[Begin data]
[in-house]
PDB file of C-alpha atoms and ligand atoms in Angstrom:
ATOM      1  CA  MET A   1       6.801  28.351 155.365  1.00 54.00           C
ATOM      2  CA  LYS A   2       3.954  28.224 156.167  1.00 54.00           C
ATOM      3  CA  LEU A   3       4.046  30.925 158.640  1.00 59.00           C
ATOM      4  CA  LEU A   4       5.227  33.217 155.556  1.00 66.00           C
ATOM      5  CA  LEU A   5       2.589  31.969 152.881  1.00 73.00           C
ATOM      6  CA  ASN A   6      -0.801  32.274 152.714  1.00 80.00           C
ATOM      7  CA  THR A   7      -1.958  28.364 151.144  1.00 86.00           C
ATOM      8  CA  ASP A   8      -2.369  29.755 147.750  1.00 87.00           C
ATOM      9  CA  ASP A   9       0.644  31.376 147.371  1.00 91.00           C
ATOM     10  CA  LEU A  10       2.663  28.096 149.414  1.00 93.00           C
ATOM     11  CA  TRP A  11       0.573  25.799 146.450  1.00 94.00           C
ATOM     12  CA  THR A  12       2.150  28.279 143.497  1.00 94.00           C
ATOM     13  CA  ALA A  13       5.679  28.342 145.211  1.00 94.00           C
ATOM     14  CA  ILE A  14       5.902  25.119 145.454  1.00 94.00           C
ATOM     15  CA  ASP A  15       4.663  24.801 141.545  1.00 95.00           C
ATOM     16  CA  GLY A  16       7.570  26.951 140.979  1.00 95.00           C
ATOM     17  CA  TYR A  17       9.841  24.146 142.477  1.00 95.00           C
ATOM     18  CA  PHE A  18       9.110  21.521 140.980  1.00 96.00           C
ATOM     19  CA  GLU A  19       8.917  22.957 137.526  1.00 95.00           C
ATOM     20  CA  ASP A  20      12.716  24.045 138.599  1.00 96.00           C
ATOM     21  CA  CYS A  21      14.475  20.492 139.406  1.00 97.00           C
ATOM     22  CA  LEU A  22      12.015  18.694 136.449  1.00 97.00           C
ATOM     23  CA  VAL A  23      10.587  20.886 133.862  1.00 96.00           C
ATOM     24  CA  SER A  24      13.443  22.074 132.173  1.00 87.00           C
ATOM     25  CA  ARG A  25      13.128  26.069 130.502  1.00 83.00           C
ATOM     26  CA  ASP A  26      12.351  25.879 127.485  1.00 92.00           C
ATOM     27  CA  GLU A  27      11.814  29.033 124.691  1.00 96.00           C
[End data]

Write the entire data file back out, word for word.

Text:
[in-house]
PDB file of C-alpha atoms and ligand atoms in Angstrom:
ATOM      1  CA  MET A   1       6.801  28.351 155.365  1.00 54.00           C
ATOM      2  CA  LYS A   2       3.954  28.224 156.167  1.00 54.00           C
ATOM      3  CA  LEU A   3       4.046  30.925 158.640  1.00 59.00           C
ATOM      4  CA  LEU A   4       5.227  33.217 155.556  1.00 66.00           C
ATOM      5  CA  LEU A   5       2.589  31.969 152.881  1.00 73.00           C
ATOM      6  CA  ASN A   6      -0.801  32.274 152.714  1.00 80.00           C
ATOM      7  CA  THR A   7      -1.958  28.364 151.144  1.00 86.00           C
ATOM      8  CA  ASP A   8      -2.369  29.755 147.750  1.00 87.00           C
ATOM      9  CA  ASP A   9       0.644  31.376 147.371  1.00 91.00           C
ATOM     10  CA  LEU A  10       2.663  28.096 149.414  1.00 93.00           C
ATOM     11  CA  TRP A  11       0.573  25.799 146.450  1.00 94.00           C
ATOM     12  CA  THR A  12       2.150  28.279 143.497  1.00 94.00           C
ATOM     13  CA  ALA A  13       5.679  28.342 145.211  1.00 94.00           C
ATOM     14  CA  ILE A  14       5.902  25.119 145.454  1.00 94.00           C
ATOM     15  CA  ASP A  15       4.663  24.801 141.545  1.00 95.00           C
ATOM     16  CA  GLY A  16       7.570  26.951 140.979  1.00 95.00           C
ATOM     17  CA  TYR A  17       9.841  24.146 142.477  1.00 95.00           C
ATOM     18  CA  PHE A  18       9.110  21.521 140.980  1.00 96.00           C
ATOM     19  CA  GLU A  19       8.917  22.957 137.526  1.00 95.00           C
ATOM     20  CA  ASP A  20      12.716  24.045 138.599  1.00 96.00           C
ATOM     21  CA  CYS A  21      14.475  20.492 139.406  1.00 97.00           C
ATOM     22  CA  LEU A  22      12.015  18.694 136.449  1.00 97.00           C
ATOM     23  CA  VAL A  23      10.587  20.886 133.862  1.00 96.00           C
ATOM     24  CA  SER A  24      13.443  22.074 132.173  1.00 87.00           C
ATOM     25  CA  ARG A  25      13.128  26.069 130.502  1.00 83.00           C
ATOM     26  CA  ASP A  26      12.351  25.879 127.485  1.00 92.00           C
ATOM     27  CA  GLU A  27      11.814  29.033 124.691  1.00 96.00           C